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The New Zealand Medical Journal

 Journal of the New Zealand Medical Association, 21-January-2011, Vol 124 No 1328

This Issue of the Journal
Mortality rates according to occupation in New Zealand males: 2001–2005
Erin Holmes, Anna Davies, Craig Wright, Neil Pearce, Barry Borman
The paper uses records of New Zealand males that died between 2001 and 2005 to investigate variations in overall and disease-specific mortality for different occupation groups. The occupation categories are based on the New Zealand Standard Classification of Occupation 1999 (NZSCO 1999), while the disease categories follow the International Classification of Disease (ICD10-AM). The paper shows that there continues to be marked differences in mortality between occupations in New Zealand and that many of these differences remain once the effect of socioeconomic deprivation has been taken into account.
Understanding the role of culture in pain: Māori practitioner perspectives of pain descriptors
Jane E Magnusson, Joyce A Fennell
There is growing interest in the role of cultural diversity within healthcare settings yet minority ethnic groups are underrepresented in the healthcare literature, including the literature on pain. To better assess and treat pain in different cultures the perspectives of that culture must be taken into consideration and therefore the study described in this paper was undertaken to better understand Māori perspectives of pain. In the study, Kaumātua and Māori health providers completed questionnaires pertaining to the experience of pain in order to determine their appropriateness for use with Māori pain patients. We found that commonly used and widely accepted descriptors and phrases relating to pain were appropriate to use when assessing Māori pain patients. Additionally, we found that it would be of considerable benefit to include the additional words and phrases provided by participants this study when developing a questionnaire to be given to Māori pain patients as they capture aspects of the pain experience that may be specific to that culture thereby enhancing the appropriateness and usefulness of the questionnaire.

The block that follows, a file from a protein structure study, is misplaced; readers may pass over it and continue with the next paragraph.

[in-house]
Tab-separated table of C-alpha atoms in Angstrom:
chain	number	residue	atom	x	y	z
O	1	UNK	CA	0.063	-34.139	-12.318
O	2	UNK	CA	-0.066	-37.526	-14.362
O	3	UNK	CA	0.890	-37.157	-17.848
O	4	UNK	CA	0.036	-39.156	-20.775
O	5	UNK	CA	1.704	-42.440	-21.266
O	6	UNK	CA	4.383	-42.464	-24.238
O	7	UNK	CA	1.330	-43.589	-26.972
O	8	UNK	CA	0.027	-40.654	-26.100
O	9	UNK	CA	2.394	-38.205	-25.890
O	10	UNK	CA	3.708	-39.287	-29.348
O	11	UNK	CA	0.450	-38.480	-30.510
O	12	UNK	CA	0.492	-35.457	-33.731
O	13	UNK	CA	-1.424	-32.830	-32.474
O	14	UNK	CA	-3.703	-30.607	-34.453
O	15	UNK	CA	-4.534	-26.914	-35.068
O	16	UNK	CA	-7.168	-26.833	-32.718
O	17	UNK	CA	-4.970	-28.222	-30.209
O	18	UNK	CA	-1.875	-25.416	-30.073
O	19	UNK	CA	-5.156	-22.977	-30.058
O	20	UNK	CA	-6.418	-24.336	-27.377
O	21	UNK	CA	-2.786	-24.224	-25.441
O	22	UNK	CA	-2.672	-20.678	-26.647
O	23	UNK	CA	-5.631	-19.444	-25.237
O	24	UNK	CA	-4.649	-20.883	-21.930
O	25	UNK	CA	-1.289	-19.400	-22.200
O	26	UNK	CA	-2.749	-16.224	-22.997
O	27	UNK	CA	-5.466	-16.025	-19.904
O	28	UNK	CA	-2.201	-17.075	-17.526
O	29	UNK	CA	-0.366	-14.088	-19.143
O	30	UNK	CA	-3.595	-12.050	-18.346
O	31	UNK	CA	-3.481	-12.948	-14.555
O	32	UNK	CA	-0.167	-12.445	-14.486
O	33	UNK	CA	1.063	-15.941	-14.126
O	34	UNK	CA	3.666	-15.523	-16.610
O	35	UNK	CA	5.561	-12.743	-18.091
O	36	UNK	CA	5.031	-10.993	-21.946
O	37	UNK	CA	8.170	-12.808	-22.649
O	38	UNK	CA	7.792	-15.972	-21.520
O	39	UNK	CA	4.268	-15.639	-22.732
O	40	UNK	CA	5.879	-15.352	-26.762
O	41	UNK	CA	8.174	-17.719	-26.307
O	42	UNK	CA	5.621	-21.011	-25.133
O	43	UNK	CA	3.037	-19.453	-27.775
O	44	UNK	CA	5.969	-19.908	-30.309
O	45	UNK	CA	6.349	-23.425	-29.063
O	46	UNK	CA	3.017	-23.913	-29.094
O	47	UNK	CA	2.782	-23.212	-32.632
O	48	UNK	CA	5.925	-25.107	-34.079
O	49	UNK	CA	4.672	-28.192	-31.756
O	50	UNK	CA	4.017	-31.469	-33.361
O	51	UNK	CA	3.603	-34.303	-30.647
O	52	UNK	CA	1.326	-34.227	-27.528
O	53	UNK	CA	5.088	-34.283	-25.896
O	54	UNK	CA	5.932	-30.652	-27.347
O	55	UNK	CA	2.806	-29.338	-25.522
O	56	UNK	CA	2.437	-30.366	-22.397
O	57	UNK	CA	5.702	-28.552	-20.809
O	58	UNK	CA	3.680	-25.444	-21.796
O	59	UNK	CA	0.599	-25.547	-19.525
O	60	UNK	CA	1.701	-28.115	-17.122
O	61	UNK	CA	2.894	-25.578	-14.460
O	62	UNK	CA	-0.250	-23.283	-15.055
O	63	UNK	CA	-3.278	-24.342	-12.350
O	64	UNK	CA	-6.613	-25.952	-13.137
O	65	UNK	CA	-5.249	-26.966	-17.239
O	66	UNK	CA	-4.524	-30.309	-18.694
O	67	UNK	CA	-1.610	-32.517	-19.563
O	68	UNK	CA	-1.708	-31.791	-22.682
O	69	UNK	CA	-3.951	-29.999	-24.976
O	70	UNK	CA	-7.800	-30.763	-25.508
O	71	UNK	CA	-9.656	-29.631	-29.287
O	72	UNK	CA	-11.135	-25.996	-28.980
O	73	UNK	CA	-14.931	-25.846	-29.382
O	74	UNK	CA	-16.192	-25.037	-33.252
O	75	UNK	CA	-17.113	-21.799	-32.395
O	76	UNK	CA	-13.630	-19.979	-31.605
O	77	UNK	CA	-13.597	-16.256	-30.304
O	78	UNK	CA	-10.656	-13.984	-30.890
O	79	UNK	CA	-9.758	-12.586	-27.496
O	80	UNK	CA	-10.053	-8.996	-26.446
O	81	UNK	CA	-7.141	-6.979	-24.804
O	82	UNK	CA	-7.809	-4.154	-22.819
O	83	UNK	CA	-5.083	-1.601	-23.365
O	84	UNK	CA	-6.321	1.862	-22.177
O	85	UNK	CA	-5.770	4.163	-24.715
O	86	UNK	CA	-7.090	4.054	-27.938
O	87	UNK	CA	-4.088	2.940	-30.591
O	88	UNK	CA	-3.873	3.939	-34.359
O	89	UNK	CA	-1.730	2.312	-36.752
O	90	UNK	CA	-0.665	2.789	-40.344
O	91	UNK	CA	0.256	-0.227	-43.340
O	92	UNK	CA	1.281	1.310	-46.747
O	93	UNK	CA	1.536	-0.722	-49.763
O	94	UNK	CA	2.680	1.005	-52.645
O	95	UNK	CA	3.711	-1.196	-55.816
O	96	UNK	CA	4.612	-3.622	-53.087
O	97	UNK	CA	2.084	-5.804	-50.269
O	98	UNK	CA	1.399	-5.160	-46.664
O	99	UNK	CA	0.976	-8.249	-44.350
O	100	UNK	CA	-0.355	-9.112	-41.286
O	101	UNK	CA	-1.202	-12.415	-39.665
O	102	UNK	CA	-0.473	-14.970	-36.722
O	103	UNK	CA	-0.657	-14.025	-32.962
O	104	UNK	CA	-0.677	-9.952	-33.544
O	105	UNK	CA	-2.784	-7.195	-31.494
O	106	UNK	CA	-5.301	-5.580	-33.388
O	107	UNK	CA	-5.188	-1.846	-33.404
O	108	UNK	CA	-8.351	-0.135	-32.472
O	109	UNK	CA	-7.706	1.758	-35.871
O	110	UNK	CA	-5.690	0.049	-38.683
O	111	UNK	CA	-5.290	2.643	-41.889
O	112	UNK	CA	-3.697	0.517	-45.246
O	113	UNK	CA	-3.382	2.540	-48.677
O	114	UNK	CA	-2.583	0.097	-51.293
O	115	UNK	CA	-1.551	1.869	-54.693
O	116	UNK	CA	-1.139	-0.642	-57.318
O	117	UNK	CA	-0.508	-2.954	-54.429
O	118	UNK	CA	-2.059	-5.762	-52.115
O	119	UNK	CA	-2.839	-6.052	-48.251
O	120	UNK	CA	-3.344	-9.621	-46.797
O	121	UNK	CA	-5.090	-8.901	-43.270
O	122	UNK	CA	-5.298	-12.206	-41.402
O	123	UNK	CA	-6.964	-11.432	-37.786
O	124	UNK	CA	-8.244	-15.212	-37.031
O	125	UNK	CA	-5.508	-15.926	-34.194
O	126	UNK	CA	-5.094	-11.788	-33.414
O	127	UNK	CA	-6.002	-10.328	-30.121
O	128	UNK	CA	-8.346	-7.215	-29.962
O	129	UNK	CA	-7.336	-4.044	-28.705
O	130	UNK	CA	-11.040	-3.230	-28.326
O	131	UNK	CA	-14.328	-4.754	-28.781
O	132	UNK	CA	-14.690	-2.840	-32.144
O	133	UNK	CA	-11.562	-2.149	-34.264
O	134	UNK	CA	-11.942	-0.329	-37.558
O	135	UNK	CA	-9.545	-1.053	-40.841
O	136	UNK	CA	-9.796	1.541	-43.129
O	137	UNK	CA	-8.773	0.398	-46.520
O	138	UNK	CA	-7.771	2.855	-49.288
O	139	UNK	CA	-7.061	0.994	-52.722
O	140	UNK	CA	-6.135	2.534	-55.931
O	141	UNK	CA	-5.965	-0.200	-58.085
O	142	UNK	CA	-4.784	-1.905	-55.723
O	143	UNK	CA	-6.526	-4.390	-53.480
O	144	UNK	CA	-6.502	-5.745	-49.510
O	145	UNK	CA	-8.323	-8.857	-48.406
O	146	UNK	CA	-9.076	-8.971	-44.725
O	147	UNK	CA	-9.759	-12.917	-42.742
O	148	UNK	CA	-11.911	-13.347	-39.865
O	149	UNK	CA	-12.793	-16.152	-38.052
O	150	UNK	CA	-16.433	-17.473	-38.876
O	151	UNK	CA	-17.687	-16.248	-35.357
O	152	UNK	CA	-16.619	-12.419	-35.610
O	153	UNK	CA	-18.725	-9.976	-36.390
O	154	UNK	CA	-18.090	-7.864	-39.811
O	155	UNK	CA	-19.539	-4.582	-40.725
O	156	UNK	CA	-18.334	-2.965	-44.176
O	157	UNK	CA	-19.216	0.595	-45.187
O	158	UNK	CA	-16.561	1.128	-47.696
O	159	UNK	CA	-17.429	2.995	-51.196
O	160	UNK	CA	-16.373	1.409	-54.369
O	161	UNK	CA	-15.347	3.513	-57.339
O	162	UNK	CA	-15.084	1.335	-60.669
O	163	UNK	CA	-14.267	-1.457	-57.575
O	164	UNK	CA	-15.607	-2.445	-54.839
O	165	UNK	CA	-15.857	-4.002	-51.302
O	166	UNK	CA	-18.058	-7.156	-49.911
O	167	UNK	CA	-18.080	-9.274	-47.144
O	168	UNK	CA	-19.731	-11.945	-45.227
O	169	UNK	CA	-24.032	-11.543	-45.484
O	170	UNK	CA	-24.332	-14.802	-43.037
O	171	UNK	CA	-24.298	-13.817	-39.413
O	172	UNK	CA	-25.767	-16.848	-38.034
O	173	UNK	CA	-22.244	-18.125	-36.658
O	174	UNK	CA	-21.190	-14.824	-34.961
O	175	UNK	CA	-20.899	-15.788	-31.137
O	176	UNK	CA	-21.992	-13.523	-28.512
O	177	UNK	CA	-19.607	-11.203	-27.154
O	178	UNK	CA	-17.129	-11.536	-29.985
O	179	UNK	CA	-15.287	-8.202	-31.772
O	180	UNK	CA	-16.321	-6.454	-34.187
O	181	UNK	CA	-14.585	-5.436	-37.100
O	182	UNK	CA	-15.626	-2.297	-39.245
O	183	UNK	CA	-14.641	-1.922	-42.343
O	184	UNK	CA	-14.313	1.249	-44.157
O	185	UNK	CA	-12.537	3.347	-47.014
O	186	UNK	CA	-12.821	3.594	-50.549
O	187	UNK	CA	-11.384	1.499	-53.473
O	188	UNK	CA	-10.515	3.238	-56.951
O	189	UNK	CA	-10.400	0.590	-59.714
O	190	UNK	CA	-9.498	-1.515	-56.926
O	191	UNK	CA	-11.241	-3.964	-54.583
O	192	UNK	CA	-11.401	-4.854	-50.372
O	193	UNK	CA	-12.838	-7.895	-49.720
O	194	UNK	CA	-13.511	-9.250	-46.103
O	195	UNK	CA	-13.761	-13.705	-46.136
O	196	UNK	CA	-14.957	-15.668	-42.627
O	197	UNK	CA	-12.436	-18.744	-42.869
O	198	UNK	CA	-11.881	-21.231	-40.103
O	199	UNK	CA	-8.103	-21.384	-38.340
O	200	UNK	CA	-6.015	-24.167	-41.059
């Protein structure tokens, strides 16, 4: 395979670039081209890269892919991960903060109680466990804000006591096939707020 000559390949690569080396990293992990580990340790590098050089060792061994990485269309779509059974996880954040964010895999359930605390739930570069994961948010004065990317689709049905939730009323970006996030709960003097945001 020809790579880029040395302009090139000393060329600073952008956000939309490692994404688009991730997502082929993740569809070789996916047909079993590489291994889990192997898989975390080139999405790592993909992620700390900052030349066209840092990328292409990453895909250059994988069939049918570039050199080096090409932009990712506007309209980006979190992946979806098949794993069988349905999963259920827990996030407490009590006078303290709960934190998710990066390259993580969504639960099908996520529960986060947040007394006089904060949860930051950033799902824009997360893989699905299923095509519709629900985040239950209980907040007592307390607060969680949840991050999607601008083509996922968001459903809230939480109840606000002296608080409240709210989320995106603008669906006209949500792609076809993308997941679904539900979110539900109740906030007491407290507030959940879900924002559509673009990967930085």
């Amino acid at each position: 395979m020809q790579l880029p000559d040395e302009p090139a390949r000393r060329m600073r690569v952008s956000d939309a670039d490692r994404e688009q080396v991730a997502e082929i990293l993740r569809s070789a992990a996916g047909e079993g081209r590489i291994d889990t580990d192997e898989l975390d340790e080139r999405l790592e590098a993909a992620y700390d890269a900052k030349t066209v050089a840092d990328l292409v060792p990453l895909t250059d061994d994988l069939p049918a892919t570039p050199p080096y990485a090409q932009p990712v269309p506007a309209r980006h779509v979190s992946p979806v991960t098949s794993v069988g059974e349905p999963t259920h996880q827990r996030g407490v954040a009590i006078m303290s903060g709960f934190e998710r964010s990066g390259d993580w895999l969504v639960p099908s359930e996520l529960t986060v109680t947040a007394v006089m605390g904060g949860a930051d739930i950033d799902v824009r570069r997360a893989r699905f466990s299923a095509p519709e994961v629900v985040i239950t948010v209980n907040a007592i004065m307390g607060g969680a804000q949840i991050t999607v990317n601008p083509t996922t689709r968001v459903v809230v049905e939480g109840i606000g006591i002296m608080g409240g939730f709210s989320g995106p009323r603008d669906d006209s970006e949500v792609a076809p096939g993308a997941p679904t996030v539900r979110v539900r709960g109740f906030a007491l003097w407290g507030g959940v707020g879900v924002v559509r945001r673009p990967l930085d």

Understanding the role of culture in pain: Māori practitioner perspectives relating to the experience of pain
Jane E Magnusson, Joyce A Fennell
There is growing interest in the role of cultural factors within healthcare settings yet minority ethnic groups are underrepresented in the healthcare literature, including the literature on pain. To better assess and treat pain within different cultures, the perspectives of that culture must be taken into consideration and therefore the study described in this paper was undertaken to better understand Māori perspectives of pain. In this study, Kaumātua and Māori healthcare providers were interviewed to better understand how pain was perceived and expressed by Māori with whom they had health-related interactions. We found that, as in many cultures, Māori perceive pain as a multidimensional experience impacting them physically, psychologically, socially and spiritually. In addition to finding that there is a commonality between cultures with regard to the experience of pain, our results showed the importance of taking into account factors related to Māori culture (e.g. the role of the whānau/family and the development of relationships with healthcare providers) when assessing and/or treating Māori patients with pain.
Changing response rates from Māori and non-Māori in national sleep health surveys
Jo W Fink, Sarah-Jane Paine, Philippa H Gander, Ricci B Harris, Gordon Purdie